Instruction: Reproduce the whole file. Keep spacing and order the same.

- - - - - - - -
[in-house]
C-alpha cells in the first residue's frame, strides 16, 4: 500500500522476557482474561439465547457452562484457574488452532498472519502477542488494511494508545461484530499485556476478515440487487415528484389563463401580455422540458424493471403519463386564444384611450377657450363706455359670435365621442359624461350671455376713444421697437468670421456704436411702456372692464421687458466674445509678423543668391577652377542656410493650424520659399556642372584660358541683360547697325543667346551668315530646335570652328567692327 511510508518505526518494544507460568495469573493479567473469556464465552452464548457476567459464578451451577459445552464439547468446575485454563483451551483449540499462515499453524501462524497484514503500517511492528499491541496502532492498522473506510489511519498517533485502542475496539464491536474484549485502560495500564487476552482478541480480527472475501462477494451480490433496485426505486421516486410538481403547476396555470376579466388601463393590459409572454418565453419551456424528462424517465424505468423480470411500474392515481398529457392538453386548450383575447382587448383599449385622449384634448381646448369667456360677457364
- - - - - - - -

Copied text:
[in-house]
C-alpha cells in the first residue's frame, strides 16, 4: 500500500522476557482474561439465547457452562484457574488452532498472519502477542488494511494508545461484530499485556476478515440487487415528484389563463401580455422540458424493471403519463386564444384611450377657450363706455359670435365621442359624461350671455376713444421697437468670421456704436411702456372692464421687458466674445509678423543668391577652377542656410493650424520659399556642372584660358541683360547697325543667346551668315530646335570652328567692327 511510508518505526518494544507460568495469573493479567473469556464465552452464548457476567459464578451451577459445552464439547468446575485454563483451551483449540499462515499453524501462524497484514503500517511492528499491541496502532492498522473506510489511519498517533485502542475496539464491536474484549485502560495500564487476552482478541480480527472475501462477494451480490433496485426505486421516486410538481403547476396555470376579466388601463393590459409572454418565453419551456424528462424517465424505468423480470411500474392515481398529457392538453386548450383575447382587448383599449385622449384634448381646448369667456360677457364